Summary (extracted from full project proposal)
"This grant seeks to accomplish four primary aims:
1. To constitute four collaborative research clusters that will demonstrate by means of innovative research projects how digital manuscript resources change the nature of and methodology for scholarship involving medieval codices. The results of these projects will be integrated into interoperable environments that will be available to the public through such repositories as the Johns Hopkins Digital Library of Medieval Manuscripts and Stanford University's Parker-on-the-Web.
2. To conceive and demonstrate how traditional scholarship in this field can be enlarged and extended by the new kinds of questions that the aggregated data mass of digitized resources obliges scholars to formulate.
3. To approach these questions from an interdisciplinary perspective within four different sub-disciplines of medieval studies in order to "seed" new approaches across a disciplinary span not traditionally associated with one another. In this case: Medieval Latin, vernacular literature, musicology, history of the book, and a range of sacred texts (particularly illuminated Latin and vernacular Bibles).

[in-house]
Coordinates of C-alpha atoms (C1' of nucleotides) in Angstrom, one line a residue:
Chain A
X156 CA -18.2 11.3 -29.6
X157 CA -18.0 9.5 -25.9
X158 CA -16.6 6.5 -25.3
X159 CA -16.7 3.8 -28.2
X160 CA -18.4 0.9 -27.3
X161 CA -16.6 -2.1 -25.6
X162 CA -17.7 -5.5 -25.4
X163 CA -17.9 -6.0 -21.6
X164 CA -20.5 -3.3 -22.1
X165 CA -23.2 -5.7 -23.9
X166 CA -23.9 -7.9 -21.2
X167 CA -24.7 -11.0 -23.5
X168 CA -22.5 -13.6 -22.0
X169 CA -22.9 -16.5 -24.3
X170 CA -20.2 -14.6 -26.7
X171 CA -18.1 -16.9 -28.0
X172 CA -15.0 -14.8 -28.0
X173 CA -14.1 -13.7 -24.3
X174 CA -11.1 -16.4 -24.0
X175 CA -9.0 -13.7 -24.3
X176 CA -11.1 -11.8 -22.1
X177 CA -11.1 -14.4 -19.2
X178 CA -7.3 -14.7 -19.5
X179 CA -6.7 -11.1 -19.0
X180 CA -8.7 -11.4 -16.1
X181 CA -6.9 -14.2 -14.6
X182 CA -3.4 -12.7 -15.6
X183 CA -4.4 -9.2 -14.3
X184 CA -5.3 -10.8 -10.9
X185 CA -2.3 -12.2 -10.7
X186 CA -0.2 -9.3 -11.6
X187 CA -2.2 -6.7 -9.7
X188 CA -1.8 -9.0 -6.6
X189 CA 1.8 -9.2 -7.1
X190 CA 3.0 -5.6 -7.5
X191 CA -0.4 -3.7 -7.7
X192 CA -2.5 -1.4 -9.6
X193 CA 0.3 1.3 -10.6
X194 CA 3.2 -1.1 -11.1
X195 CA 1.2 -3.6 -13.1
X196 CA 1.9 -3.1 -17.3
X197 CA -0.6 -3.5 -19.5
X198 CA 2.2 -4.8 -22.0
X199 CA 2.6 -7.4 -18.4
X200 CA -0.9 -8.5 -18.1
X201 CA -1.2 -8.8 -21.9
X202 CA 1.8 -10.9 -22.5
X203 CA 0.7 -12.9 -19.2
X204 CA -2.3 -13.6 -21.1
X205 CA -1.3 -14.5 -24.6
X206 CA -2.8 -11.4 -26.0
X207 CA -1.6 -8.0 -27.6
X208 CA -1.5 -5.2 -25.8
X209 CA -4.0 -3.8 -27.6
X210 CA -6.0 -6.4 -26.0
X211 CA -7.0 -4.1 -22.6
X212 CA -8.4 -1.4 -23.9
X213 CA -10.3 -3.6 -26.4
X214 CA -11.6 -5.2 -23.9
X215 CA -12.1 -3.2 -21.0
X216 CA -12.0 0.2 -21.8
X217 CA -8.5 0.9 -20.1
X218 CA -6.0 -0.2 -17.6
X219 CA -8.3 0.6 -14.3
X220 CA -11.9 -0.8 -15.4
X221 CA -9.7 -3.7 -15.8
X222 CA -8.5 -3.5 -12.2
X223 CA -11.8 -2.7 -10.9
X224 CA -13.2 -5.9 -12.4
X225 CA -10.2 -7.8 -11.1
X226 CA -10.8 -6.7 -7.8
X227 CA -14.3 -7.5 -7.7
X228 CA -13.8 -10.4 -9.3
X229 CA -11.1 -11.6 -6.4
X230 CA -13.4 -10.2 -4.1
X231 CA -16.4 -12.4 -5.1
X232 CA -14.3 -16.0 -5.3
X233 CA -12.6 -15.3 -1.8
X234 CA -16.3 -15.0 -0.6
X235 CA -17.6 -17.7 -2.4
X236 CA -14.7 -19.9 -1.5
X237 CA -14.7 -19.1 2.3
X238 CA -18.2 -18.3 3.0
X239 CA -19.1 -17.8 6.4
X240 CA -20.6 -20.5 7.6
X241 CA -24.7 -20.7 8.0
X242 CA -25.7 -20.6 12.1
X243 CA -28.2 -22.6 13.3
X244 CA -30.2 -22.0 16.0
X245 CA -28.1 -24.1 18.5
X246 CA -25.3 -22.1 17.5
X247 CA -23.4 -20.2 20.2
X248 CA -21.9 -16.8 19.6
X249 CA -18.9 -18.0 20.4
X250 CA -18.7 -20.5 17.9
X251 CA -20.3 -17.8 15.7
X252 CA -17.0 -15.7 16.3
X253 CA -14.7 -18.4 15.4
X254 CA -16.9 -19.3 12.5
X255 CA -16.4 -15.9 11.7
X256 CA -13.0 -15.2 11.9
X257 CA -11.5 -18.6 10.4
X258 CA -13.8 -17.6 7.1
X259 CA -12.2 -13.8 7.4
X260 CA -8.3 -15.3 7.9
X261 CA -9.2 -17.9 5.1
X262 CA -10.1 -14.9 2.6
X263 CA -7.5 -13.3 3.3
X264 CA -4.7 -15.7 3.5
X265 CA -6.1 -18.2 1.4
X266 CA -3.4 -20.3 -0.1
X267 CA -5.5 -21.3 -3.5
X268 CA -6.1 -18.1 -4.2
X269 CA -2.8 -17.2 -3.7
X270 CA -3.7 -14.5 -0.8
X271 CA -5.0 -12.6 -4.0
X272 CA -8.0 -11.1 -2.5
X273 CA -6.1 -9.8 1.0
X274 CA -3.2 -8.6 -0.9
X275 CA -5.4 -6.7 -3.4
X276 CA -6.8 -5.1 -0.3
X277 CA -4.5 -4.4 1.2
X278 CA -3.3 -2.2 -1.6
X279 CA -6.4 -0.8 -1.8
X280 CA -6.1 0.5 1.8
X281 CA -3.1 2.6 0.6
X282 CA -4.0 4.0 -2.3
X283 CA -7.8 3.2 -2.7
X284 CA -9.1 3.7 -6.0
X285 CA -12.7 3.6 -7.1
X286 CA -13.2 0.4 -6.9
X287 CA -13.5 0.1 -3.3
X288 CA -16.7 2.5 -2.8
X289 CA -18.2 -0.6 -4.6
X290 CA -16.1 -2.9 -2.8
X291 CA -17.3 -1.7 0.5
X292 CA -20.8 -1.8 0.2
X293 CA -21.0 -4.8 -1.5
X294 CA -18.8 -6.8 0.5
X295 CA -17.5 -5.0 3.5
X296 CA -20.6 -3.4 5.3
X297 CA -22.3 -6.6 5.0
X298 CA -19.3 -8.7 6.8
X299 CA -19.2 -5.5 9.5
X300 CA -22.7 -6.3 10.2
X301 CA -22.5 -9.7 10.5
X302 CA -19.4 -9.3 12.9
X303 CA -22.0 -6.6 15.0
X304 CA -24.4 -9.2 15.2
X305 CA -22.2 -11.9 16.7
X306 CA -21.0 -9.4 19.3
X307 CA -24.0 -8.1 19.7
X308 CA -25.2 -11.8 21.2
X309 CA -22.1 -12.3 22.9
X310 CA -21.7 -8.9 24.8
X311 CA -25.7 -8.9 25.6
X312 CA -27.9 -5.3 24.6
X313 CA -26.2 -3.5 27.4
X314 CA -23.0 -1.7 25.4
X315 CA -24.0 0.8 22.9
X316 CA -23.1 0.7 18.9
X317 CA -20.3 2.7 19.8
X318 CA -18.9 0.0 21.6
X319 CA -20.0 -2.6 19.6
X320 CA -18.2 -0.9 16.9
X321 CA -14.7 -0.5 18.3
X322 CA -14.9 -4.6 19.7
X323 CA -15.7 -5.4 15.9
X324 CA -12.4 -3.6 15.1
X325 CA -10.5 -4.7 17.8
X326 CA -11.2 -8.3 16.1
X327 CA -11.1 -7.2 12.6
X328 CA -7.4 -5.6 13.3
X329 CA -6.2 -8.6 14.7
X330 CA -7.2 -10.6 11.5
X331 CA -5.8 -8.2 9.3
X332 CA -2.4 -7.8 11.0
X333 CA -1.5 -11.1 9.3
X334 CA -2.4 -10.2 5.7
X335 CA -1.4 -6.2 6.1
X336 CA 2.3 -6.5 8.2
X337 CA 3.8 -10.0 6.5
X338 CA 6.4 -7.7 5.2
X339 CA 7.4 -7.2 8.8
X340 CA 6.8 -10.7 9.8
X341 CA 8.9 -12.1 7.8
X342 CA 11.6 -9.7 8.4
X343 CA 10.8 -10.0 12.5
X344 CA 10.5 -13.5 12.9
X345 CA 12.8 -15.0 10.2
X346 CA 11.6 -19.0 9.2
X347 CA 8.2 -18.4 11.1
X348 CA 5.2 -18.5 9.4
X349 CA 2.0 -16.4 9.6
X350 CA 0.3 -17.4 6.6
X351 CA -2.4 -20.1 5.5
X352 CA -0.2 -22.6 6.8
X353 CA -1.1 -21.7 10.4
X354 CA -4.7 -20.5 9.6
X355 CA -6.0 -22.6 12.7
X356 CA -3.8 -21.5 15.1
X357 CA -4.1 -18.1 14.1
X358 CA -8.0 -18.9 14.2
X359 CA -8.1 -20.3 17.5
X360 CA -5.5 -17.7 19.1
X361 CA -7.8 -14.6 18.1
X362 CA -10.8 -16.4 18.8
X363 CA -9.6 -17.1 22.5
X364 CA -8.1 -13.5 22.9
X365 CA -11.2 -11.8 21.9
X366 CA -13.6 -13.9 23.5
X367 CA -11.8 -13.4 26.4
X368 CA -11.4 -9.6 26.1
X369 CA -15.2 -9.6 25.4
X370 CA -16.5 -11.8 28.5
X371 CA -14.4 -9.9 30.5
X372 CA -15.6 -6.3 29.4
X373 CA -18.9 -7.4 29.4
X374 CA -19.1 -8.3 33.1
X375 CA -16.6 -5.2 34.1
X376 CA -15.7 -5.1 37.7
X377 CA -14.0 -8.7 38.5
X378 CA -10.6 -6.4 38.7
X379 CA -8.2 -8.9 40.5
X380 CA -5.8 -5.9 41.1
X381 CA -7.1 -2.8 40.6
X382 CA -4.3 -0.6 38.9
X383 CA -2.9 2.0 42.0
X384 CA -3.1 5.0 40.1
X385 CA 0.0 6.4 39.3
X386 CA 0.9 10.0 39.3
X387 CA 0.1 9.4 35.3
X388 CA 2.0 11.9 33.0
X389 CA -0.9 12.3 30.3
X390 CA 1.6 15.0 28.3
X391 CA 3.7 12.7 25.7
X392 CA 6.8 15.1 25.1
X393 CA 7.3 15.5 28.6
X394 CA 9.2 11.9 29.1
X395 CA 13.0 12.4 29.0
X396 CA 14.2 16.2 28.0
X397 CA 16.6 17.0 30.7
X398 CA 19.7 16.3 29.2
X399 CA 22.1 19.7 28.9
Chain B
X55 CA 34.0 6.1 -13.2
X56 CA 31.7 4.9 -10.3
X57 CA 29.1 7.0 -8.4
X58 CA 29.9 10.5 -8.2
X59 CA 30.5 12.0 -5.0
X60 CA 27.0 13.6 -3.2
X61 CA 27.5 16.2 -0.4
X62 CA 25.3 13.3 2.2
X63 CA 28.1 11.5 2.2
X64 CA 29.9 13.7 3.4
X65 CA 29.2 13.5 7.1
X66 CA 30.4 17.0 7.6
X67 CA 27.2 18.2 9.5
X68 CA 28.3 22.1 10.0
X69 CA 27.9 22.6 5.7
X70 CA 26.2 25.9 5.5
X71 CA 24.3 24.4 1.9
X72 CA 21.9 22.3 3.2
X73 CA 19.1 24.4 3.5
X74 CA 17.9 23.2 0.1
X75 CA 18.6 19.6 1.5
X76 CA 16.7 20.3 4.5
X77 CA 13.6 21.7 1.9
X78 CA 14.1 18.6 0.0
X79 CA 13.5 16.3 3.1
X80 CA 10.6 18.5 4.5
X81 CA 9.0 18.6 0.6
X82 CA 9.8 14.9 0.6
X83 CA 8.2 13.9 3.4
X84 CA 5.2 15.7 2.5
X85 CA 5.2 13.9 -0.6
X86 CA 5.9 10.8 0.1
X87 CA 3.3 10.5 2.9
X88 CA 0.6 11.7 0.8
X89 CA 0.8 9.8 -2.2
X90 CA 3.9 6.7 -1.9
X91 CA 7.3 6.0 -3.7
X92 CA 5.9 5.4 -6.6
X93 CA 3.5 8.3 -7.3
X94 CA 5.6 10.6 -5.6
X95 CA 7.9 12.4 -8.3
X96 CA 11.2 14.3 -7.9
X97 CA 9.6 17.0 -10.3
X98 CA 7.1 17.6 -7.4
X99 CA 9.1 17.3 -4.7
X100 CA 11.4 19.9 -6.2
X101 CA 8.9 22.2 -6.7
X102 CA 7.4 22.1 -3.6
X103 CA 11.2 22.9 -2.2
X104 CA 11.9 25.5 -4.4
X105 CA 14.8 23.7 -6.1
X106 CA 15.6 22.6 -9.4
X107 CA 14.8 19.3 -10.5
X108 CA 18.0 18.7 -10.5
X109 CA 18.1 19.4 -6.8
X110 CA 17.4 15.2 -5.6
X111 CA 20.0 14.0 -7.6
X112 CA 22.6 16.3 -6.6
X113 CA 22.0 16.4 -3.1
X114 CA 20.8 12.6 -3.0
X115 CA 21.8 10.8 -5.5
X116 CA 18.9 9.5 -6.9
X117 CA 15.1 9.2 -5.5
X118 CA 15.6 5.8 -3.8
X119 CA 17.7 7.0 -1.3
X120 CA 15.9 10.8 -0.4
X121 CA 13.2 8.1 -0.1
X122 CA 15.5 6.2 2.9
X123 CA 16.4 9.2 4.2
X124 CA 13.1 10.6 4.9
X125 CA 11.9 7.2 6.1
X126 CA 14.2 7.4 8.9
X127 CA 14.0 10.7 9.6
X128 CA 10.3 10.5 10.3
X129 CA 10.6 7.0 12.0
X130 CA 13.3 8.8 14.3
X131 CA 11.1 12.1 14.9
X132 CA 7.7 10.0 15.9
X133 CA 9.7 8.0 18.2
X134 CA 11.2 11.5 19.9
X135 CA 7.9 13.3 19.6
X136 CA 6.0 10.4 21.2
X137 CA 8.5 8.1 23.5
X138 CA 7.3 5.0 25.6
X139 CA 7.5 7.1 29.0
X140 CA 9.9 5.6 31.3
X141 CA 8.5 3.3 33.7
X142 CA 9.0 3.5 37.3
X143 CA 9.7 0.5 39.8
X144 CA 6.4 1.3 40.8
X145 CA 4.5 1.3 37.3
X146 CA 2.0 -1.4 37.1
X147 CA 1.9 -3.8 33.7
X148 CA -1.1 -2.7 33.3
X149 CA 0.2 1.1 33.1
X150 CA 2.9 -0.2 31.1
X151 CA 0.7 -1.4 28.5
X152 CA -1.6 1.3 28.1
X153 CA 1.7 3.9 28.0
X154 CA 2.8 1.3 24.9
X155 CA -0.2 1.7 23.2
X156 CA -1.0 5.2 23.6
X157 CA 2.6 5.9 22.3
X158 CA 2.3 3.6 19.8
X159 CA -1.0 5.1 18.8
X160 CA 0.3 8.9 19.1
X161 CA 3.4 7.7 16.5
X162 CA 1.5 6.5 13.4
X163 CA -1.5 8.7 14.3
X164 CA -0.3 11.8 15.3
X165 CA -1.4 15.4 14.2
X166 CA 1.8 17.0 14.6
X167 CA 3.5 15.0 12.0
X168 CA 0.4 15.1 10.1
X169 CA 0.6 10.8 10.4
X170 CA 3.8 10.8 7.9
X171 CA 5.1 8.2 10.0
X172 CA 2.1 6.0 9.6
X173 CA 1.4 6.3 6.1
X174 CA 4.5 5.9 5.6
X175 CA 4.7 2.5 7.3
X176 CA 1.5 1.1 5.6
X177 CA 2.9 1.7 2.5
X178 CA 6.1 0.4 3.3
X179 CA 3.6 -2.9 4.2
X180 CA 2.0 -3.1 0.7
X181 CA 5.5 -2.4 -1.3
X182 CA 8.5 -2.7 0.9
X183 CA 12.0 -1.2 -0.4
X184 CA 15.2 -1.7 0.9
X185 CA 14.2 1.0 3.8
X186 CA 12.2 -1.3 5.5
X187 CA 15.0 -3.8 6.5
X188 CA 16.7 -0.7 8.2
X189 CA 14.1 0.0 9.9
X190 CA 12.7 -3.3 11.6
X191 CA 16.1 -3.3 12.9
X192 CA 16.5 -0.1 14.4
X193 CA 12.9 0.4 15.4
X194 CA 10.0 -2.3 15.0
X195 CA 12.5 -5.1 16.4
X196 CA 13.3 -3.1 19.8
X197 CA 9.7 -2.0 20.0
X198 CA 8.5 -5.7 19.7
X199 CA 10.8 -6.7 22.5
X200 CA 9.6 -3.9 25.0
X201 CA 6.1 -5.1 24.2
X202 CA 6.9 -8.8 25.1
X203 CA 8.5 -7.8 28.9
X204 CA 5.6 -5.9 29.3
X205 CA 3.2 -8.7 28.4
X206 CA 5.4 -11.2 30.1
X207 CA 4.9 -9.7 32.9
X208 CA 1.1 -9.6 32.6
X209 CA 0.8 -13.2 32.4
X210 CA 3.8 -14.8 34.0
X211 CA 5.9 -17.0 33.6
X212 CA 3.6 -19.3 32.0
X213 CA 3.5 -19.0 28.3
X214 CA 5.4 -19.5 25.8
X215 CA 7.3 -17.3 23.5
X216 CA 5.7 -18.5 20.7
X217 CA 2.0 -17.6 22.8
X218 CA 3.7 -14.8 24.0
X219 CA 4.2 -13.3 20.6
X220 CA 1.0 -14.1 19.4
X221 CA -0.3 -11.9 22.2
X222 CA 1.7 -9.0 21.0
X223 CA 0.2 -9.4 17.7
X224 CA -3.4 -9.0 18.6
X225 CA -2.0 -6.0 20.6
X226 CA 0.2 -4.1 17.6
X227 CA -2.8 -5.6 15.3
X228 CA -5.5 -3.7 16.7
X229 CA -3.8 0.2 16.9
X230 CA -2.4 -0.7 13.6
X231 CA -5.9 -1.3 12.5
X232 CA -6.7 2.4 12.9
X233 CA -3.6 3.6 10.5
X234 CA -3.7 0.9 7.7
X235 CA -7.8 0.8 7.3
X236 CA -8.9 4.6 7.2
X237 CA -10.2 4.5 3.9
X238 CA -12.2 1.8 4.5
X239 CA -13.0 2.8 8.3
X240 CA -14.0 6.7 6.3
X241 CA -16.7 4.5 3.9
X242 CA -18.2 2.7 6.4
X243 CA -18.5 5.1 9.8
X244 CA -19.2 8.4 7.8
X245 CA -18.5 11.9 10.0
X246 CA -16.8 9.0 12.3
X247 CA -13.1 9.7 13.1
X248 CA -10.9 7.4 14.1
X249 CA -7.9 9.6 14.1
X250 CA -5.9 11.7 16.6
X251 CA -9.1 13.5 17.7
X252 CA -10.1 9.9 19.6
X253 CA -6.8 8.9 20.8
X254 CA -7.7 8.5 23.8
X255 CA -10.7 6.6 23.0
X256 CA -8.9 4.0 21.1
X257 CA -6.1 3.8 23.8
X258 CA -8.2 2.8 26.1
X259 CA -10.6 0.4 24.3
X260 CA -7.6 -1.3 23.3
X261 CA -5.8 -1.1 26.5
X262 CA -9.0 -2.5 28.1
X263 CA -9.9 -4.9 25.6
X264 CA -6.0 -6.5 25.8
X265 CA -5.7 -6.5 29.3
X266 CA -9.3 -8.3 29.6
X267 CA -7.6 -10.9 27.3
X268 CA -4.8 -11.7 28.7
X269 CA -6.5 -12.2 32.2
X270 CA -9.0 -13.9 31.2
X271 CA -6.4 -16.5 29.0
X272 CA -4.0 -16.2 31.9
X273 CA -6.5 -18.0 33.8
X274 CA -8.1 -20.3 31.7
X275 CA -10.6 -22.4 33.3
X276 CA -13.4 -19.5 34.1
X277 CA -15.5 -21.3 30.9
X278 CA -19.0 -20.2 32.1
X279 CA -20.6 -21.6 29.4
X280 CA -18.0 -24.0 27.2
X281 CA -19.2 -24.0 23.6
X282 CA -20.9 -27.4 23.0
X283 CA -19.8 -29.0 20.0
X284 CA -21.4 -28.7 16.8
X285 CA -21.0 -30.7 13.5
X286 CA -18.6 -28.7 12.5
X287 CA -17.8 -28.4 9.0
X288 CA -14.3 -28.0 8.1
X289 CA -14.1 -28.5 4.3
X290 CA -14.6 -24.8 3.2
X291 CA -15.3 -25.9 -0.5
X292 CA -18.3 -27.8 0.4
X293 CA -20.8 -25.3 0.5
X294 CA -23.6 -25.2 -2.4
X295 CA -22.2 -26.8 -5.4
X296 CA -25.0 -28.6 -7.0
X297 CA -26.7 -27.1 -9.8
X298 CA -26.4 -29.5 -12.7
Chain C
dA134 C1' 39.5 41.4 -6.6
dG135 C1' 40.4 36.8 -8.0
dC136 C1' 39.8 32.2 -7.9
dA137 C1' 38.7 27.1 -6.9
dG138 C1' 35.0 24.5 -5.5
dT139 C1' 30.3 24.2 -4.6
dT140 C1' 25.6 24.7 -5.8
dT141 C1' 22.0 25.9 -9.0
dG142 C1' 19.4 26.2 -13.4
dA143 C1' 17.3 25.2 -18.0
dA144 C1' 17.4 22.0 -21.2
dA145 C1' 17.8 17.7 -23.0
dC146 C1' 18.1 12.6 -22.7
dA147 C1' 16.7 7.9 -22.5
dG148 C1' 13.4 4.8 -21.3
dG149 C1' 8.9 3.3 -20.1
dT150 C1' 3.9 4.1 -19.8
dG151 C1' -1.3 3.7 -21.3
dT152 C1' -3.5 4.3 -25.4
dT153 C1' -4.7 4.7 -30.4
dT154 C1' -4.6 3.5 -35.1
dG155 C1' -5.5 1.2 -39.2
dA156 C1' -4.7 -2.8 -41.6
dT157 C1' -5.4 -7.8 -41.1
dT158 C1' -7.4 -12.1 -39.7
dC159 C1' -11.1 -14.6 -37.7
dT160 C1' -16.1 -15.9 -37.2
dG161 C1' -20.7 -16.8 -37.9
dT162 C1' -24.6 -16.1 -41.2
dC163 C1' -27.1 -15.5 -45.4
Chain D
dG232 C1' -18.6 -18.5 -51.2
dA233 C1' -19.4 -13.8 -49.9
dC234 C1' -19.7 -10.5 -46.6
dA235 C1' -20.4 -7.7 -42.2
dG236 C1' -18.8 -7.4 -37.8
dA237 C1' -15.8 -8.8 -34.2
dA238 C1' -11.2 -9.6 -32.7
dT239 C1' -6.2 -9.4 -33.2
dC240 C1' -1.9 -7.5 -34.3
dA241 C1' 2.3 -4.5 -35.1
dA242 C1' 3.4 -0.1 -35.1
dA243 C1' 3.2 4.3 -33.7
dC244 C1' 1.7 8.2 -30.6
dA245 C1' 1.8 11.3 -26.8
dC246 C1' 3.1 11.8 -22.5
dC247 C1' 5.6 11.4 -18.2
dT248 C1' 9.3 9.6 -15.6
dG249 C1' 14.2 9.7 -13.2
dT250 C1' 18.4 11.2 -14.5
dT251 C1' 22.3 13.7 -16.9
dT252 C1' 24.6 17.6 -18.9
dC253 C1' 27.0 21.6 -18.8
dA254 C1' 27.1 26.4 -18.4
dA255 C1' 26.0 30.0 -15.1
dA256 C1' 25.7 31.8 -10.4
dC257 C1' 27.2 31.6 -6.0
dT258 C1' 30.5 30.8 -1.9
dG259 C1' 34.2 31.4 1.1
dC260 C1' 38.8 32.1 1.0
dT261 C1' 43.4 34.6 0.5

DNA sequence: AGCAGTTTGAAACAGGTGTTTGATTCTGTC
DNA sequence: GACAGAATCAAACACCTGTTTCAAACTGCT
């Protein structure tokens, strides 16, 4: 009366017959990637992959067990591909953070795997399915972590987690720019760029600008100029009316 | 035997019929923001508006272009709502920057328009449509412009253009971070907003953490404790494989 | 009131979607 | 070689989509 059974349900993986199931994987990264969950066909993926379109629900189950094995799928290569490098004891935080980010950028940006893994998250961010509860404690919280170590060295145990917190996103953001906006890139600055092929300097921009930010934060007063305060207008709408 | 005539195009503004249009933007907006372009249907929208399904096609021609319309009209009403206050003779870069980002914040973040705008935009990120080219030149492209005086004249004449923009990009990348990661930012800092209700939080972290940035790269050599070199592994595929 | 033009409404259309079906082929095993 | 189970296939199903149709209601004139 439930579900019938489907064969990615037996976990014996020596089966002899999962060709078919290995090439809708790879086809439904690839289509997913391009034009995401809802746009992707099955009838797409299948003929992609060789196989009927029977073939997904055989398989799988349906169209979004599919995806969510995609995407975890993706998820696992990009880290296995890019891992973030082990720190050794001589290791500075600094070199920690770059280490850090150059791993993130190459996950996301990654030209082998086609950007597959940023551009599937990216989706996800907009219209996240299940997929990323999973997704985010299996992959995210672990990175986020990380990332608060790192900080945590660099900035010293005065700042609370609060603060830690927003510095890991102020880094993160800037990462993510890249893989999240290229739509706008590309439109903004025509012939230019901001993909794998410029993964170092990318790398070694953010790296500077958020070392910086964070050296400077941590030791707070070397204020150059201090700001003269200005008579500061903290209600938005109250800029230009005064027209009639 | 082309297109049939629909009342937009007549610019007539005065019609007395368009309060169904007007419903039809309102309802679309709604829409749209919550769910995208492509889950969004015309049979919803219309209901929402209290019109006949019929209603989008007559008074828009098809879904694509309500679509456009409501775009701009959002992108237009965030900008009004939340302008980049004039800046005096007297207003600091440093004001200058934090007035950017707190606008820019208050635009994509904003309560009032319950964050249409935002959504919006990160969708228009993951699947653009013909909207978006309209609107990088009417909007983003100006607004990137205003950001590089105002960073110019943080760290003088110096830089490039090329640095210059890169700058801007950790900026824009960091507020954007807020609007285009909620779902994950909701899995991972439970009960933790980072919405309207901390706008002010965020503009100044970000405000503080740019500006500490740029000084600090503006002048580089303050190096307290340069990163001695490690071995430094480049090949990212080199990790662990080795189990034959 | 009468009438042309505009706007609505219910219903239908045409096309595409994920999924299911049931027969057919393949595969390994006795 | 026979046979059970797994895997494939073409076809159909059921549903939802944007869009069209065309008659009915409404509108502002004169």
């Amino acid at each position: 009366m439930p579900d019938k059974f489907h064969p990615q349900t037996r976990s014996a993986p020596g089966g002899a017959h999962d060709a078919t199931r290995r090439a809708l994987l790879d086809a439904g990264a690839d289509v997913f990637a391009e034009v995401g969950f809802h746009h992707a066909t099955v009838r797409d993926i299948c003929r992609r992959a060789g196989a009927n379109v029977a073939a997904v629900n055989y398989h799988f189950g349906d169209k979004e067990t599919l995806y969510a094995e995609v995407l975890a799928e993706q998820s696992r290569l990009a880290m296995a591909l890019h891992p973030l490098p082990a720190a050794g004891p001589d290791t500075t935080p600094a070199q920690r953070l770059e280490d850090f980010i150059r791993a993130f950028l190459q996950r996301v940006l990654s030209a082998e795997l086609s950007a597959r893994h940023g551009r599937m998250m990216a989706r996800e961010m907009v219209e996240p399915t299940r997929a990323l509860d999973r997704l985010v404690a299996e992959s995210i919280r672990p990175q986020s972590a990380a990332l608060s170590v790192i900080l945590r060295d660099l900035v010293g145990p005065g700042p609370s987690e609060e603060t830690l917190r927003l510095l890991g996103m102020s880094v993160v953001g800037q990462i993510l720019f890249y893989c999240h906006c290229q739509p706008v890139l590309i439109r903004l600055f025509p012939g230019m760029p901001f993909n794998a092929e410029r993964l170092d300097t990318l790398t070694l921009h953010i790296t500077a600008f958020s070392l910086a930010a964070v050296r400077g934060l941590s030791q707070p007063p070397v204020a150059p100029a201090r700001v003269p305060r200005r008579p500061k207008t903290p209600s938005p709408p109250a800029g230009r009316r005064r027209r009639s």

4. To involve research teams from North America, the U.K., and Europe to assure that the innovative research the project will develop can be introduced more or less simultaneously in the main centers of medieval studies in Middle Europe, Europe, the U.K., and North America. The research teams will consist, in large measure, of younger and mid-level scholars to assure that the methodology, theoretical and critical perspectives developed by the clusters will be implemented by a younger generation of scholars who will continue to practice, revise, renew, and teach the new methods and discoveries in the foreseeable future."